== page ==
People Of Chaco Revised And Updated: A Canyon And Its Culture by Kendrick FrazierPeople Of Chaco Revised And Updated: A Canyon And Its Culture by Kendrick Frazier

People Of Chaco Revised And Updated: A Canyon And Its Culture

byKendrick Frazier

Paperback | May 6, 1999

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In northwestern New Mexico's Chaco Canyon lies a spectacular array of ruins. Like Stonehenge, they are both a monument to our pre-history and a cryptic puzzle. We know that in Chaco Canyon, one thousand years ago, there arose among the Pueblo people a great and culturally sophisticated civilization. But many questions remain: Just what function did Chaco Canyon fulfill? How great was its extent and influence? Why did its culture collapse? First published in 1986 and now updated with the latest archaeological and anthropological evidence, People of Chaco is an essential book for the general reader on the Chaco culture and ruins. With grace and erudition, Kendrick Frazier scours the canyon for clues about its unique cultural system, confirms its importance to archaeology, and saves this vital American narrative from the oblivion of history.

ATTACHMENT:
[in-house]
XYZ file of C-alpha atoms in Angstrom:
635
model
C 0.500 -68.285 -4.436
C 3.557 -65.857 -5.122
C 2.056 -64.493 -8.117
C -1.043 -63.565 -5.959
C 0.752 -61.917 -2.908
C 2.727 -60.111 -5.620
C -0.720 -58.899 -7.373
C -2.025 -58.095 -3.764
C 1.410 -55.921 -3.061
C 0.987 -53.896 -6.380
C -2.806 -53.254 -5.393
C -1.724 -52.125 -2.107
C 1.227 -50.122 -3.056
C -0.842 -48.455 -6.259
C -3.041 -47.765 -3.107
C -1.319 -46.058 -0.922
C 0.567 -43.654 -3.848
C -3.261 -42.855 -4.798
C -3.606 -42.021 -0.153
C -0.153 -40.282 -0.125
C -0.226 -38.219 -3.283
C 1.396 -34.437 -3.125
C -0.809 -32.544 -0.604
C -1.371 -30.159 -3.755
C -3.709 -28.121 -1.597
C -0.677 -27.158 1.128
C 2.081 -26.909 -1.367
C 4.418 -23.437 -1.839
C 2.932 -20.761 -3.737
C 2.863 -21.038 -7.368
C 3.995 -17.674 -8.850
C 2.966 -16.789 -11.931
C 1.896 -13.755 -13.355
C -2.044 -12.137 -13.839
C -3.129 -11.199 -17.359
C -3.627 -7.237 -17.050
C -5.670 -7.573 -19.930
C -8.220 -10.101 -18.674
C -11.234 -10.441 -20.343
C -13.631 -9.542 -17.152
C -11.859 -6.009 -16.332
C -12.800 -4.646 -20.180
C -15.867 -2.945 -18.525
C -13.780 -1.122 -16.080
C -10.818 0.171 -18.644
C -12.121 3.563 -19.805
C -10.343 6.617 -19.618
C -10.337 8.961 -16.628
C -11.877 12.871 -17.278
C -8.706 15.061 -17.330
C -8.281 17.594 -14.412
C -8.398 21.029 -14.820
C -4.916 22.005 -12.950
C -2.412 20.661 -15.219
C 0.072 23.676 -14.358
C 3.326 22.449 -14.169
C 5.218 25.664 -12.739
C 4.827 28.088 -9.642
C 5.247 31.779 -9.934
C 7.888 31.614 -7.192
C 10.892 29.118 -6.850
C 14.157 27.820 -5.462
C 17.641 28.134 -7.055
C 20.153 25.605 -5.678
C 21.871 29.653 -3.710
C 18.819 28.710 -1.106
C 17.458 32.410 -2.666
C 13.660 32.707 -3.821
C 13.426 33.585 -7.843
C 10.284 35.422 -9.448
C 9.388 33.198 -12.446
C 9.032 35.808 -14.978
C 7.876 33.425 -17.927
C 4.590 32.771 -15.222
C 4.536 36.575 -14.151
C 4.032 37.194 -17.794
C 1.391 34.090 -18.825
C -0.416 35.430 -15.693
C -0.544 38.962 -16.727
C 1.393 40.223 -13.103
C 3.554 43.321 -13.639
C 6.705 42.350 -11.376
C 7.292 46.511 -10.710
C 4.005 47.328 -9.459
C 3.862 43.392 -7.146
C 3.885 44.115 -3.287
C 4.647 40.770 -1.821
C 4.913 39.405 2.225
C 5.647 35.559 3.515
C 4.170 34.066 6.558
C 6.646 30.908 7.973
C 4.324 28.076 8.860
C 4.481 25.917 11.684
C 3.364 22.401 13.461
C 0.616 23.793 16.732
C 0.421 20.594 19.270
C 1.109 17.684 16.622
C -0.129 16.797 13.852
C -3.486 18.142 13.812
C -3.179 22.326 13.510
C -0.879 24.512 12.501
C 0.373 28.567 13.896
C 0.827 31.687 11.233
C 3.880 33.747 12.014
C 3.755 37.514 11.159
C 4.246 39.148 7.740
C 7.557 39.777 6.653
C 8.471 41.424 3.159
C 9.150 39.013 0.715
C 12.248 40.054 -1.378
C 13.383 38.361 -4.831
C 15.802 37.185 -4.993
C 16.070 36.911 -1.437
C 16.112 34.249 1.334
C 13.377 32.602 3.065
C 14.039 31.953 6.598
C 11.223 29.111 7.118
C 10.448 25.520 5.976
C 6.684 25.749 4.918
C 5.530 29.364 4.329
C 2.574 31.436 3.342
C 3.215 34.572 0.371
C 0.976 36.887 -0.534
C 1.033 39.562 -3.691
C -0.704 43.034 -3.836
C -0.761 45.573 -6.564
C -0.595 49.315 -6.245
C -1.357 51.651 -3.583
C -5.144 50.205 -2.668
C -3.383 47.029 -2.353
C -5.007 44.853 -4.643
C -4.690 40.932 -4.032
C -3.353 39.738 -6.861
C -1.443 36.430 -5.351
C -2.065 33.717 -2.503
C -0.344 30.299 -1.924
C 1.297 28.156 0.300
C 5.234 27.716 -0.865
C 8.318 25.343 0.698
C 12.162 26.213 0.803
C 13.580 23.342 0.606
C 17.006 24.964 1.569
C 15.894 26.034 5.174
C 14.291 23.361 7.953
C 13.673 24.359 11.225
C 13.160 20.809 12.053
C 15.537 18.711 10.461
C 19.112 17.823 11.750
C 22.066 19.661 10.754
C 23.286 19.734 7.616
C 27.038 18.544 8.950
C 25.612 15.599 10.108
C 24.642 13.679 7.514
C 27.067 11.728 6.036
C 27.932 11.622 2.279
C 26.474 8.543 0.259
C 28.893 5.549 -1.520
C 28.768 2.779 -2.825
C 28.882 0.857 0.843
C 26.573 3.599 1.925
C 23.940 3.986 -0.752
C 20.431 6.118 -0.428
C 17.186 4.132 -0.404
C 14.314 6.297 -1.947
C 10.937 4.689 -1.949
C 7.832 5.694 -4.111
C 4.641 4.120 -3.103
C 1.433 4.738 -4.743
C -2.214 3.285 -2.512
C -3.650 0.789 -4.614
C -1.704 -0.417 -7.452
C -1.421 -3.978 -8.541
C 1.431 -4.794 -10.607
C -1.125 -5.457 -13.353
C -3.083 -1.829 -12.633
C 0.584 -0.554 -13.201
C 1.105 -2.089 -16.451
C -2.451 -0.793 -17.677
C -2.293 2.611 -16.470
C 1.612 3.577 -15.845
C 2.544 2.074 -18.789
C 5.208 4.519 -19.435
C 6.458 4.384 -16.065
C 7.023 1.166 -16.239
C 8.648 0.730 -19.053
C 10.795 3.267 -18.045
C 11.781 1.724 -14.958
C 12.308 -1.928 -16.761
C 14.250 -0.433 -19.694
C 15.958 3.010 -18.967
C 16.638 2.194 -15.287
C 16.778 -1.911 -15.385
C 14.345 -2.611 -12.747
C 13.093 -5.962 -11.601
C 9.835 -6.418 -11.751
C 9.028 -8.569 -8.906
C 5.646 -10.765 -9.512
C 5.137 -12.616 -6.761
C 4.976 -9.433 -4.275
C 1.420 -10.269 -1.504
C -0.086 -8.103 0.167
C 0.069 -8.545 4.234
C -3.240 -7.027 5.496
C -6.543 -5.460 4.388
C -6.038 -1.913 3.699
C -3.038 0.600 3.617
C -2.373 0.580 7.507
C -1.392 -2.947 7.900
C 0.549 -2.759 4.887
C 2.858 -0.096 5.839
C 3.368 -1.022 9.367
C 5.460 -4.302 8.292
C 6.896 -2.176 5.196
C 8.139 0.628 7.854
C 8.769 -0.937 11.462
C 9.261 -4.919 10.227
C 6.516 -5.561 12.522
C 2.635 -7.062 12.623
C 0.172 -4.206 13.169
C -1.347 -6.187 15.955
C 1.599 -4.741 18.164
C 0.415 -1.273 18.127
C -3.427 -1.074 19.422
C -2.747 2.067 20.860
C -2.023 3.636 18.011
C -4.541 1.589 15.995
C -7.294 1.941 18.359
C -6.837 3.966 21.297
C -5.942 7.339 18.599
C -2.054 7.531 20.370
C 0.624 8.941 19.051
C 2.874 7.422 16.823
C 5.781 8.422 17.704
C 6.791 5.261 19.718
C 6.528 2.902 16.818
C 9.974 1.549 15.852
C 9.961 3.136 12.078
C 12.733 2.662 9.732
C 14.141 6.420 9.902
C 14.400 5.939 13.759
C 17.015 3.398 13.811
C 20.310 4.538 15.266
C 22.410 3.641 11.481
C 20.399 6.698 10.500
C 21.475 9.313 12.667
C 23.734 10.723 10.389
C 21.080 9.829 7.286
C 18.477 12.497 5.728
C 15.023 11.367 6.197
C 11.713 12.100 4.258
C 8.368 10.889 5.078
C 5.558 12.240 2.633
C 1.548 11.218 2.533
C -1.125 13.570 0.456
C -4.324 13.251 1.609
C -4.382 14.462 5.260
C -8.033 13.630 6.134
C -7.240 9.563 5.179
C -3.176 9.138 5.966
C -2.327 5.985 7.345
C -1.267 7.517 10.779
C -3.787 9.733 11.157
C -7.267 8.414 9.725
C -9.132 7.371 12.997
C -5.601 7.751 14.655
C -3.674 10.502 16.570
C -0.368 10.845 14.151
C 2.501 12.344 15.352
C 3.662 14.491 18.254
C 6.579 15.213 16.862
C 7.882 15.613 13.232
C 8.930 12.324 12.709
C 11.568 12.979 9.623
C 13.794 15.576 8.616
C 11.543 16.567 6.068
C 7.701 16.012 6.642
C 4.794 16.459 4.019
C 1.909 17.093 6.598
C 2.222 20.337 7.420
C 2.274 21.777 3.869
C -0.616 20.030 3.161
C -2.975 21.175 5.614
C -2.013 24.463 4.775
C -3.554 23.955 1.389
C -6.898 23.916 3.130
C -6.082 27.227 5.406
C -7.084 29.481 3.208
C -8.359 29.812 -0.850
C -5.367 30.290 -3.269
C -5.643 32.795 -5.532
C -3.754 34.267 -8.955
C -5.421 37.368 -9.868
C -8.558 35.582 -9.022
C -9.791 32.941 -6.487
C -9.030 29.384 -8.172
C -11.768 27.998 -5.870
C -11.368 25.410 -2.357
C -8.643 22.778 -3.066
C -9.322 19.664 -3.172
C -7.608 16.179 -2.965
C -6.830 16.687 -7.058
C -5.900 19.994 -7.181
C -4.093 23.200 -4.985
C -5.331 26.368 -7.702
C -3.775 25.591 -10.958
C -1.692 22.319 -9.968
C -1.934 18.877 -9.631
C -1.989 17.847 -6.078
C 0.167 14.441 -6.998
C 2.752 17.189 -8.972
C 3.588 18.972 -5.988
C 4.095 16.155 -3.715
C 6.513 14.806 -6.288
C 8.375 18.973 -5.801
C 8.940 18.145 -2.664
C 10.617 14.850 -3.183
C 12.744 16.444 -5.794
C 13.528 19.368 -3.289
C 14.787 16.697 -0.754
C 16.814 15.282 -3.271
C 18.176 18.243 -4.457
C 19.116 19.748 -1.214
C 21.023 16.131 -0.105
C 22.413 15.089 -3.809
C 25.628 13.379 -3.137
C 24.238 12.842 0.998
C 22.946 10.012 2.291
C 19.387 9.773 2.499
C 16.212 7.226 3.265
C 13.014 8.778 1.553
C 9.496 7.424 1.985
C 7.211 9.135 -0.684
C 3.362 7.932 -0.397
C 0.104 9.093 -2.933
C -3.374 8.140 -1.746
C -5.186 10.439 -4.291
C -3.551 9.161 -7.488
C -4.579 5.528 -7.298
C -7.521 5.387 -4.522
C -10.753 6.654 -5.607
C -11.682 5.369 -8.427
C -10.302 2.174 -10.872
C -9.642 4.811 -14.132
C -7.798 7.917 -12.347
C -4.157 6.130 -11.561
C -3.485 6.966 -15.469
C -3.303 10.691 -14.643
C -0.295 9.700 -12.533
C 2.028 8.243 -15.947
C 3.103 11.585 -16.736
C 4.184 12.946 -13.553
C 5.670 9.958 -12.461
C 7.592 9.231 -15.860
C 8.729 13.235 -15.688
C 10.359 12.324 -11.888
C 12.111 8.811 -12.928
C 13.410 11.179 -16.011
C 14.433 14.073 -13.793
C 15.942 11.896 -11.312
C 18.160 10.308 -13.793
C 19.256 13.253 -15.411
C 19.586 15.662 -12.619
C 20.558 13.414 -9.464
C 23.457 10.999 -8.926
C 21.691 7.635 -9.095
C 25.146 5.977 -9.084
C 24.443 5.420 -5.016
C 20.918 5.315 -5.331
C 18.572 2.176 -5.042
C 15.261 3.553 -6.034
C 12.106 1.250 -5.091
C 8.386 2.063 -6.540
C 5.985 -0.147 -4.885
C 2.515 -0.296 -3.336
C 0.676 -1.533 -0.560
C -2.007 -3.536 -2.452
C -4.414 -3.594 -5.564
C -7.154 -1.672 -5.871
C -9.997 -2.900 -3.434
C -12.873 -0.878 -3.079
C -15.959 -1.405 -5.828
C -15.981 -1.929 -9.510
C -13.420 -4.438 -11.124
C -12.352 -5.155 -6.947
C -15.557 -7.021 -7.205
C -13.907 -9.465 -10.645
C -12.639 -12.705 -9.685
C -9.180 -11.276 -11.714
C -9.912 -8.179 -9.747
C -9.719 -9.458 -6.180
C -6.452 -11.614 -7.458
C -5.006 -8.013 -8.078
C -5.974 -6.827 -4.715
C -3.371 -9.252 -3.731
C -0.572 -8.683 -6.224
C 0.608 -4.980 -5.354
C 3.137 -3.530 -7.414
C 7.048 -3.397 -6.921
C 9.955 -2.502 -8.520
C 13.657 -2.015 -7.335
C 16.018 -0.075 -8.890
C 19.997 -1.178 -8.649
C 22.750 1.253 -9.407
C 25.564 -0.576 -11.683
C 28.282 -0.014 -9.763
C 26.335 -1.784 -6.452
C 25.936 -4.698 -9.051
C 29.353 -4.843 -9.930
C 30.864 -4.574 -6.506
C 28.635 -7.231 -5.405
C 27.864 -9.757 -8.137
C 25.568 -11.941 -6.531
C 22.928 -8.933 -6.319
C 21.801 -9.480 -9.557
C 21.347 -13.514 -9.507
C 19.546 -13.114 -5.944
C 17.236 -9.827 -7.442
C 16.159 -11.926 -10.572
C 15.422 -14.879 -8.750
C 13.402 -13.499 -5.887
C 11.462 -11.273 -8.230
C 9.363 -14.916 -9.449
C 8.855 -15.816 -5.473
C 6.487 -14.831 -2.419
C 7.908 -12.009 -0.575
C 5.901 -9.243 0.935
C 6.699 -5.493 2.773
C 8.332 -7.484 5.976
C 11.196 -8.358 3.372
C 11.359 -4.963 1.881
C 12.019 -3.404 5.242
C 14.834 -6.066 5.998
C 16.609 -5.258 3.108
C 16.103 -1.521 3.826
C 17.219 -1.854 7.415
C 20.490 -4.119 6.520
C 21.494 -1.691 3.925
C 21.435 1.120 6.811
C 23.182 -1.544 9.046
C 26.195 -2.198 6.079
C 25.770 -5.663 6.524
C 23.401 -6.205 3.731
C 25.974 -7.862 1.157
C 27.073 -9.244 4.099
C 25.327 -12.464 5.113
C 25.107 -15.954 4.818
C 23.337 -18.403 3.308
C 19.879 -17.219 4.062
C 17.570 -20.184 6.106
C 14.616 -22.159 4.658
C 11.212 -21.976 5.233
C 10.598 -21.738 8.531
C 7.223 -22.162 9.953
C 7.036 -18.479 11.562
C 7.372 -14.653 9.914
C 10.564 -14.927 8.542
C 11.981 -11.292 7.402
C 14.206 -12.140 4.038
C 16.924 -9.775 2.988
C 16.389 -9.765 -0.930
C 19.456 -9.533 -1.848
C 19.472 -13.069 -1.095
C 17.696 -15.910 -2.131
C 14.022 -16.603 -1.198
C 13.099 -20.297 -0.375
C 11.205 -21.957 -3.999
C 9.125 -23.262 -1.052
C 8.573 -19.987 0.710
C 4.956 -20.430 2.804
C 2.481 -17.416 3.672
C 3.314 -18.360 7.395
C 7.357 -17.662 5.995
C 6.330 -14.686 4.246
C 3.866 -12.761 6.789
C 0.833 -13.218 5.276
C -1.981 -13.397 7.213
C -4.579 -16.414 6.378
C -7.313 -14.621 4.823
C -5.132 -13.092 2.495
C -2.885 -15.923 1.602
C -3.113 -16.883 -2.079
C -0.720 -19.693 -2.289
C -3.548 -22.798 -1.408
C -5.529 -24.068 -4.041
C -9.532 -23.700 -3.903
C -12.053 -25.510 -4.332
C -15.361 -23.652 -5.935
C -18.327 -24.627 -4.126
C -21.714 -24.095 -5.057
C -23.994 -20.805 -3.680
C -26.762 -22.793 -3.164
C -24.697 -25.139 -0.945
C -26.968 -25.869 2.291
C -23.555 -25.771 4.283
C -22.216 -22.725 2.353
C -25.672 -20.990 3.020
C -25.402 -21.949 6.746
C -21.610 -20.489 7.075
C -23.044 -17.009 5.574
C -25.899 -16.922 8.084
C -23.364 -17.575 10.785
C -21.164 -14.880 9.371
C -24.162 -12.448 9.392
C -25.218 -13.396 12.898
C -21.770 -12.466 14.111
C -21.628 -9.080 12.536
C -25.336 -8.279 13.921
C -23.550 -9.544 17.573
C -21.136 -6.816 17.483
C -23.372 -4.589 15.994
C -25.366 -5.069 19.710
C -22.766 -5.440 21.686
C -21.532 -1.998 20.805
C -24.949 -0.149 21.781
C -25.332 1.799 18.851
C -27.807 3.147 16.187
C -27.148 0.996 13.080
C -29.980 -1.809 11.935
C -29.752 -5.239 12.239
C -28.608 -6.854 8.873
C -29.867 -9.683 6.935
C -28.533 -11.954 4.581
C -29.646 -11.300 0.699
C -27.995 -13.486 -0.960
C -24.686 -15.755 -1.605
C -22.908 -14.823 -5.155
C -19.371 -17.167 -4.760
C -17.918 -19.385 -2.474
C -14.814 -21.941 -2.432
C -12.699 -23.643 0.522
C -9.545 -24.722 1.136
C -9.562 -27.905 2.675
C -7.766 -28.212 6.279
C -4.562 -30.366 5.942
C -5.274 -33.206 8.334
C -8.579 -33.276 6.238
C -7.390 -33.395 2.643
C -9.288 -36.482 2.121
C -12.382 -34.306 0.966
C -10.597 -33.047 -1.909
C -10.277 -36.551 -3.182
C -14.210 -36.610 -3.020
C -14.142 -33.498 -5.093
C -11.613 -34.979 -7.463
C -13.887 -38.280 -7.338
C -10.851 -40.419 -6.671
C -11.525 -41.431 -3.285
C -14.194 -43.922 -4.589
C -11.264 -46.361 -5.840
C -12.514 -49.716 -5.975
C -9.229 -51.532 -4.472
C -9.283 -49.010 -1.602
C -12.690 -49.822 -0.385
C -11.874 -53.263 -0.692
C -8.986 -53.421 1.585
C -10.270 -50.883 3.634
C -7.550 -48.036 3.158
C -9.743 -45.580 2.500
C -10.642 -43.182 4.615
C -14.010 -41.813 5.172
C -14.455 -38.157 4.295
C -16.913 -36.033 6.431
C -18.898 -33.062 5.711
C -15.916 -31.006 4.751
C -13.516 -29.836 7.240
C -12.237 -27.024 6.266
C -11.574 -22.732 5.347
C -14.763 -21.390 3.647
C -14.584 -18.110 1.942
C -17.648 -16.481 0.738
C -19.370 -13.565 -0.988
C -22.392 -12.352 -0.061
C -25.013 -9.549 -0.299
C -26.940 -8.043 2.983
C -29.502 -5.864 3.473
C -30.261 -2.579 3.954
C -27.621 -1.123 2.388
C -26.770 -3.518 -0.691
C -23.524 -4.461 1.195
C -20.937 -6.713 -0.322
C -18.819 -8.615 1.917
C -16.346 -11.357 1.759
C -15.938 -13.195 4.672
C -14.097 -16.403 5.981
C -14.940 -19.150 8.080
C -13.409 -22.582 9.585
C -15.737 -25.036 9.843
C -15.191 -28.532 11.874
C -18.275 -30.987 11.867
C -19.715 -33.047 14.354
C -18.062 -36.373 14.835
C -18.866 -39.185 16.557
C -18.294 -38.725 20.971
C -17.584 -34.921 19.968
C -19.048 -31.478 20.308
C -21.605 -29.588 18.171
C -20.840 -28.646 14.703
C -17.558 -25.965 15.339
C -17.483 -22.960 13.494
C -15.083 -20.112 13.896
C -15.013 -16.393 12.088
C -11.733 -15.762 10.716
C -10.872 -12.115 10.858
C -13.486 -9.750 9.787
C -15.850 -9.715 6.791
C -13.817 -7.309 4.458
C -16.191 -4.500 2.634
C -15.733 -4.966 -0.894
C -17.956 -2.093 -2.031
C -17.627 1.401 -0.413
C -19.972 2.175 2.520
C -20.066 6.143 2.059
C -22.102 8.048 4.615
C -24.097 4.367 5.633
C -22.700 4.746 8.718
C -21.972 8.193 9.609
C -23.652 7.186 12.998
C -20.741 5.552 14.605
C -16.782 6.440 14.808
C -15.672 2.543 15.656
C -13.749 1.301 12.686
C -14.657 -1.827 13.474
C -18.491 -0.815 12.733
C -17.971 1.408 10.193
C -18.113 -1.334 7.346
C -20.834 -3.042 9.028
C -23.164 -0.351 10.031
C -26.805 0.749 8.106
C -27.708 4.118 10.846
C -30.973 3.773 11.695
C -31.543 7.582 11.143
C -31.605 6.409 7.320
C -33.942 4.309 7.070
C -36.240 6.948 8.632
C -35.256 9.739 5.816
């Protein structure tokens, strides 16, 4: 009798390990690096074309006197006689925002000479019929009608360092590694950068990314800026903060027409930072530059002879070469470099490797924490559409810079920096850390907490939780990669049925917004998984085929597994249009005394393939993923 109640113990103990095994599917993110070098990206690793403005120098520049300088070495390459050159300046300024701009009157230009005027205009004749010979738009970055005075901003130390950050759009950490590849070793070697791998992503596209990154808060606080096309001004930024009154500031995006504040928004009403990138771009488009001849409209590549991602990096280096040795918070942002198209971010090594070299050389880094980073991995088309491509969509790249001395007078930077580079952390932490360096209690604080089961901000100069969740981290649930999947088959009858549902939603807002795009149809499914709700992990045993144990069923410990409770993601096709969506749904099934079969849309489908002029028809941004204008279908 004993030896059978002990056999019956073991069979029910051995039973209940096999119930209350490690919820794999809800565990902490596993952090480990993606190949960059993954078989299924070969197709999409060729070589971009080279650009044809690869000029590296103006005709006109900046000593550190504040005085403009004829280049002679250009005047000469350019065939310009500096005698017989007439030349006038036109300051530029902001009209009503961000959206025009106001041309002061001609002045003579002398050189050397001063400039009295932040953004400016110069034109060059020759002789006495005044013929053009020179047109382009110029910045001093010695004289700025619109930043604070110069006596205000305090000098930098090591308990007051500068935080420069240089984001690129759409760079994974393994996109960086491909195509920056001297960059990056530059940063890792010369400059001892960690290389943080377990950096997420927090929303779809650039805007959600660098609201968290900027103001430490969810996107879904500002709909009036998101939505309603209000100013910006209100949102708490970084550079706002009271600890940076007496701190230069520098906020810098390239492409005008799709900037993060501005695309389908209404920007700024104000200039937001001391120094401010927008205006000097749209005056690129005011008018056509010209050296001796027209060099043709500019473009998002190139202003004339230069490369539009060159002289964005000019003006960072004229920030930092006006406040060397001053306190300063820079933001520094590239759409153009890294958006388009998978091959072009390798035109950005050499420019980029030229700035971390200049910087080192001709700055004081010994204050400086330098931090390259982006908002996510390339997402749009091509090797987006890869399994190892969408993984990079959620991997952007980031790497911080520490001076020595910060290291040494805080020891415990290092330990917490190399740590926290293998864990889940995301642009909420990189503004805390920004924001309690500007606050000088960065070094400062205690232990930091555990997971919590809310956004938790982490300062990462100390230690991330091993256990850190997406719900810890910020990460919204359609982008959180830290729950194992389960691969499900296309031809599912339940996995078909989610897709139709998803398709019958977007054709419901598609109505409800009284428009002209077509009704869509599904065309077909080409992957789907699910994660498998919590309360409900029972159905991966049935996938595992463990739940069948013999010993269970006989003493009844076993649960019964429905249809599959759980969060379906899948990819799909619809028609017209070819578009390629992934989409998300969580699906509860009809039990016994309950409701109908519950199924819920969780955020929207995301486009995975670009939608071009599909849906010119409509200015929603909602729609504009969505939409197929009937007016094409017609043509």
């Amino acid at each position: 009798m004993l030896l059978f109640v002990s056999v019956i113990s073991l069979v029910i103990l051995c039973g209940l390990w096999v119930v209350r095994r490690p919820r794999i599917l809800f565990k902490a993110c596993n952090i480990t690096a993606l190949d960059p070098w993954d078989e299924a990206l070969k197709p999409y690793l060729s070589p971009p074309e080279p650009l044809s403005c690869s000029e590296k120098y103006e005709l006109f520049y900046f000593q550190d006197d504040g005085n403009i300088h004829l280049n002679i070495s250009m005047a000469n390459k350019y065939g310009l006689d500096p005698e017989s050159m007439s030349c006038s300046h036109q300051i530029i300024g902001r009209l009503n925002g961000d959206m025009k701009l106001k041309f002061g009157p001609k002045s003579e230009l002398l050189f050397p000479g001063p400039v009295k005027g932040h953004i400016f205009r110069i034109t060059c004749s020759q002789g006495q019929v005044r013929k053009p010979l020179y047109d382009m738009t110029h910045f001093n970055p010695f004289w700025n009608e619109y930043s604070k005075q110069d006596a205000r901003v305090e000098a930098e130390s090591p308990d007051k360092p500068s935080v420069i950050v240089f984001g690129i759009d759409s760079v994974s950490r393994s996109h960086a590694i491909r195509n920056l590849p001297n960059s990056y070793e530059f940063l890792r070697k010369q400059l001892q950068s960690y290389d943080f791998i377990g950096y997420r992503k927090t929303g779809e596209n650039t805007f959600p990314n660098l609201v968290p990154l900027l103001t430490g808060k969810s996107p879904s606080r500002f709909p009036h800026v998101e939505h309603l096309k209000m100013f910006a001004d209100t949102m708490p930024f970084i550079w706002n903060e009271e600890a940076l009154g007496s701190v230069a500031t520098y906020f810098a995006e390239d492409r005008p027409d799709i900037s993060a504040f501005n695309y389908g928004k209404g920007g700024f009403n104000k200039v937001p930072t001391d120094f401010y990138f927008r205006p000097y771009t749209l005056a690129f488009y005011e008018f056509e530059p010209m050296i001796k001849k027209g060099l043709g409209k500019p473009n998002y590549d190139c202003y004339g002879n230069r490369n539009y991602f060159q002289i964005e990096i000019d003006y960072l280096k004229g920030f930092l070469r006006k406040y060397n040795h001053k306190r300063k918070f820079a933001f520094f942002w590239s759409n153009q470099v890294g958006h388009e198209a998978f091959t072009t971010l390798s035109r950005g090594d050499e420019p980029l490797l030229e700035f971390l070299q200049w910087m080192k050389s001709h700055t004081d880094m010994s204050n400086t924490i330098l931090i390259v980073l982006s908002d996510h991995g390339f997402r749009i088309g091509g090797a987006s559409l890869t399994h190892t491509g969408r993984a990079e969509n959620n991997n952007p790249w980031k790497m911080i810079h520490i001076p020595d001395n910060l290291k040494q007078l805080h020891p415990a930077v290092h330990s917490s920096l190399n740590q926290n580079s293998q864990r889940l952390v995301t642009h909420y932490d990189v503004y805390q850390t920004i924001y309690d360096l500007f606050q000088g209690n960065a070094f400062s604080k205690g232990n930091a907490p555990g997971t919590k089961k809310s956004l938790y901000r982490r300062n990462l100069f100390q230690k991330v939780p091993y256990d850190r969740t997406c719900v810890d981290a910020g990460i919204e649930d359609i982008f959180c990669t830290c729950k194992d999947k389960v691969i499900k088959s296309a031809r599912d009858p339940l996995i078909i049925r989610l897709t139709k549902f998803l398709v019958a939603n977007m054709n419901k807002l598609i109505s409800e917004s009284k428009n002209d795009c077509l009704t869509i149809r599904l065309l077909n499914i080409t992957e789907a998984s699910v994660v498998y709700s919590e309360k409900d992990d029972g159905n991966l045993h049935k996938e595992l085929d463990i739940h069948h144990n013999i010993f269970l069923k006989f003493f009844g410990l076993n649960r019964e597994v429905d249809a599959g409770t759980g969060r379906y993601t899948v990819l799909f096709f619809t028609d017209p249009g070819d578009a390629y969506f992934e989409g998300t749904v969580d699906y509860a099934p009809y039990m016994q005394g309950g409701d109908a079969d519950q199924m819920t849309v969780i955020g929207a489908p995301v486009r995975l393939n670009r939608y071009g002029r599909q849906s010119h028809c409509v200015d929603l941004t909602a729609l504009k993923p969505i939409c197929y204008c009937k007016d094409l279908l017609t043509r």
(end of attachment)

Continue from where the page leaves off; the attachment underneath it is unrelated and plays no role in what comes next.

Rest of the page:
Kendrick Frazier, the author of several books and the former editor of Science News, lives in Albuquerque, New Mexico.
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Title:People Of Chaco Revised And Updated: A Canyon And Its CultureFormat:PaperbackDimensions:240 pages, 9.25 × 6.5 × 0.67 inPublished:May 6, 1999Publisher:WW NortonLanguage:English

The following ISBNs are associated with this title:

ISBN - 10:0393318257

ISBN - 13:9780393318258

Reviews

From Our Editors

Kendrick Frazier reveals the 1000-year-old mystery of New Mexico's Chaco canyon with his revised edition of People of Chaco. The extraordinary ruins left by a culturally advanced civilization serve as an intriguing and difficult puzzle, making this text essential for all people interested in the Chaco culture.

Editorial Reviews

Kendrick Frazier has combined scientific and ethnographic data with Native American oral history to develop a concise account of this national monument.
— Los Angeles Times Book Review

By-the-fireside archaeology at its best. — Paul Craig (Sacramento Bee)